ENERGY LEVELS. Women at midlife sometimes claim that their get up and go has got up and gone. They can’t raise the energy to pursue activities they have enjoyed for years. Such a woman is Bronwyn, whose youthfulness comes from an appetite for adventure that was unquenchable until menopause hit. ‘I don’t have flushes and I generally feel OK, except that I don’t have any energy. I’m working near to home but I find it harder than ever to get up in the morning, and to get moving. The worst thing is that I just want to rest on my days off, instead of visiting friends or taking off for the bush. I haven’t been able to look my hiking boots in the eye.’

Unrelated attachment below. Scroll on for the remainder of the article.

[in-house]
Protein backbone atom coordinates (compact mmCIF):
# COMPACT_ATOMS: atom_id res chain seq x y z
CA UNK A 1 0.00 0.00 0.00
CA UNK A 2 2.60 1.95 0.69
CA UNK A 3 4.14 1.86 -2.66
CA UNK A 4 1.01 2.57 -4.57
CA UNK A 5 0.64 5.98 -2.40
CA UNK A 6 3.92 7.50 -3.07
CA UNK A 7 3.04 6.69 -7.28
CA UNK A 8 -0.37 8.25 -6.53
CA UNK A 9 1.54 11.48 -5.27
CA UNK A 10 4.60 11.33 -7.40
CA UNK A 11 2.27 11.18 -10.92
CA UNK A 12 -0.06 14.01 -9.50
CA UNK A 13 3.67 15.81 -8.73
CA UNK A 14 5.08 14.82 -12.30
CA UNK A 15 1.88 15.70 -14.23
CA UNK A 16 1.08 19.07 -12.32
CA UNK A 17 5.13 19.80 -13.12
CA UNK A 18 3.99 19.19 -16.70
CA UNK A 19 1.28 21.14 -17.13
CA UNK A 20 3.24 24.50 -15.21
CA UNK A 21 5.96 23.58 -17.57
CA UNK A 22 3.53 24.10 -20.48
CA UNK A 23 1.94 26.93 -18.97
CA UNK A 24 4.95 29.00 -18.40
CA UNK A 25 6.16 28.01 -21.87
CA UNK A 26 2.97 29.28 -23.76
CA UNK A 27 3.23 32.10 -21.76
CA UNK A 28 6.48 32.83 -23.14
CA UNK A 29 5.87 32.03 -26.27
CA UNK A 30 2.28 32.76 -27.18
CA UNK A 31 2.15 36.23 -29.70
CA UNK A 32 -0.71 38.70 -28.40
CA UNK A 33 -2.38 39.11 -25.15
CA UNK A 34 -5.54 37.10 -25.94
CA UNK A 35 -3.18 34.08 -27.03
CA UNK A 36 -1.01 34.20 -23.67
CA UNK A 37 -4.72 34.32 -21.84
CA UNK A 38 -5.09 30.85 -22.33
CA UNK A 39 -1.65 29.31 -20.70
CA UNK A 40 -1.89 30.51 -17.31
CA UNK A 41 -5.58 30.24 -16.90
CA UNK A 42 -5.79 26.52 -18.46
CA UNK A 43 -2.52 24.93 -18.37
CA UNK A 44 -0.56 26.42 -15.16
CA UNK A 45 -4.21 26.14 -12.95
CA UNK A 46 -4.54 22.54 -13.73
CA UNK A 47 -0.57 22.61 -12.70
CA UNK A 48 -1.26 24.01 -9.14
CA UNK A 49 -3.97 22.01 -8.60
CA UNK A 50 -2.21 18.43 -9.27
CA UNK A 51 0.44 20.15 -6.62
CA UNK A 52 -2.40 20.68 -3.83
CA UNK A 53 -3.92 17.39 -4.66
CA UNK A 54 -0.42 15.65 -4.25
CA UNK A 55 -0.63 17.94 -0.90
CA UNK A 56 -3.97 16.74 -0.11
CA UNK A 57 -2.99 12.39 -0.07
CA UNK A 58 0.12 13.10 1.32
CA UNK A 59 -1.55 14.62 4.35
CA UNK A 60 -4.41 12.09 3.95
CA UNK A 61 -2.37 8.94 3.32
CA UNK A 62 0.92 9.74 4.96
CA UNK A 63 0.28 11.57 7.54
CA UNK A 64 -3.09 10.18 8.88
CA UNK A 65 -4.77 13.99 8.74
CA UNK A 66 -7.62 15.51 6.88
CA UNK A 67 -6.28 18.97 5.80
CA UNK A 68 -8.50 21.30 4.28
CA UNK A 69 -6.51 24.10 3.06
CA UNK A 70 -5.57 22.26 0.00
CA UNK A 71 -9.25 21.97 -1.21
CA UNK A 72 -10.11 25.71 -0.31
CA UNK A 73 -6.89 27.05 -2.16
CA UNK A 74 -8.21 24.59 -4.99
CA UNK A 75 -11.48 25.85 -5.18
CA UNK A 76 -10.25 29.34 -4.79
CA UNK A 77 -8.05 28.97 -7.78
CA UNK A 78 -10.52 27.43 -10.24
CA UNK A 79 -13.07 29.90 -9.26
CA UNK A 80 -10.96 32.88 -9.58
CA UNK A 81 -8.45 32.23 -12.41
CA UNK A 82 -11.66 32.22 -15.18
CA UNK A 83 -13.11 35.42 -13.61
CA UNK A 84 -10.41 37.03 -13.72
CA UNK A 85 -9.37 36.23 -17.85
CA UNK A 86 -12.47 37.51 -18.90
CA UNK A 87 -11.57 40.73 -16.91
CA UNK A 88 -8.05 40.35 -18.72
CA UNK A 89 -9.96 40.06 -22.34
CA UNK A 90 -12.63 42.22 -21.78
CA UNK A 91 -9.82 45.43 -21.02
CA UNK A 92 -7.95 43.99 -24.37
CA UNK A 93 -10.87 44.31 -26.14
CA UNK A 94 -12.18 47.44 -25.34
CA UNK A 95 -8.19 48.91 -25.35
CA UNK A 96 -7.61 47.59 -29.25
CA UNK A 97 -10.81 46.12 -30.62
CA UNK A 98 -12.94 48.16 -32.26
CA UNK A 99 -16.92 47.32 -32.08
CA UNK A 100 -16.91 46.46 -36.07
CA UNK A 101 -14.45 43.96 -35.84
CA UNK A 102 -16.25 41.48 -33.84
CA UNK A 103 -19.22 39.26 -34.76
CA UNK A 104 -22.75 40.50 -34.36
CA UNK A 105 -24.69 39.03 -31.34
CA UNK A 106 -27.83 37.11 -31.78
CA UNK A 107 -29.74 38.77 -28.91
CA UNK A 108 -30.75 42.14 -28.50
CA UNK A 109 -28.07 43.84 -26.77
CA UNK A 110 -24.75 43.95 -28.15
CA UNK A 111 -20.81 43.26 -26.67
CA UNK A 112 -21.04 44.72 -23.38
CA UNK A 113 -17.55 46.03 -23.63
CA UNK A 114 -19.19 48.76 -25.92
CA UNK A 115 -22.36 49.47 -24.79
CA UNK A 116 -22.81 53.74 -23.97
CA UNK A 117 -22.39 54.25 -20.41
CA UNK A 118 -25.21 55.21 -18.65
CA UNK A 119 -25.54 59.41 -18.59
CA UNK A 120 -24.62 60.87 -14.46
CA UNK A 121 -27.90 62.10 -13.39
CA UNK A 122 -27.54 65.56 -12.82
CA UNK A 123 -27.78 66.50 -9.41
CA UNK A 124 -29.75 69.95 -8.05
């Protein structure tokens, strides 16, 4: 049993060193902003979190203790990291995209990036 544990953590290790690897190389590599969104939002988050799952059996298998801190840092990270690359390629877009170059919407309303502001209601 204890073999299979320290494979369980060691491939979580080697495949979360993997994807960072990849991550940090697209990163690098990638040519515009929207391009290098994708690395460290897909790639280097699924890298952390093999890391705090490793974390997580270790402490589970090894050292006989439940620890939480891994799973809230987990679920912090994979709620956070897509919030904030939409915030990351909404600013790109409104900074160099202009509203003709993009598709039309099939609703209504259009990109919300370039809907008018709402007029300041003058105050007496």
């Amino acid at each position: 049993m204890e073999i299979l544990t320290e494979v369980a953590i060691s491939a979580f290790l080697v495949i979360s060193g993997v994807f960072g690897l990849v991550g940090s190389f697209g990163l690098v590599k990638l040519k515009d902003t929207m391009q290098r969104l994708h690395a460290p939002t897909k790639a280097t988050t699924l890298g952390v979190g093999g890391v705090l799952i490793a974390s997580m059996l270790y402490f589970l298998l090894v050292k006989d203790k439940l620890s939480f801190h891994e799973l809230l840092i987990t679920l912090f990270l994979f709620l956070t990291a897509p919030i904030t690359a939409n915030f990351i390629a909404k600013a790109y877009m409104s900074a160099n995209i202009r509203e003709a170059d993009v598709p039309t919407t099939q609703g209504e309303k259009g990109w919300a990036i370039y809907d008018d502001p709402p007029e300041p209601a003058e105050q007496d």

If this is your scenario too, it is important — before allowing a doctor to reach for the prescription pad — to establish that your loss of energy has a physical origin and is not explained by job frustration or dissatisfaction, or the need for new challenges in life. Once you are satisfied that there is a physical basis to the problem, it is essential to have a check on your general health, diet, activity levels and lifestyle stresses before even considering HRT. Some women do find that energy levels respond to HRT. It is unclear to what extent this is due to an effect of HRT in settling other symptoms such as night sweats and sleeplessness; a feeling of wellbeing induced by HRT’s action on the brain and other body tissues; or a placebo effect activated by a doctor’s interest in and support of his or her patient.


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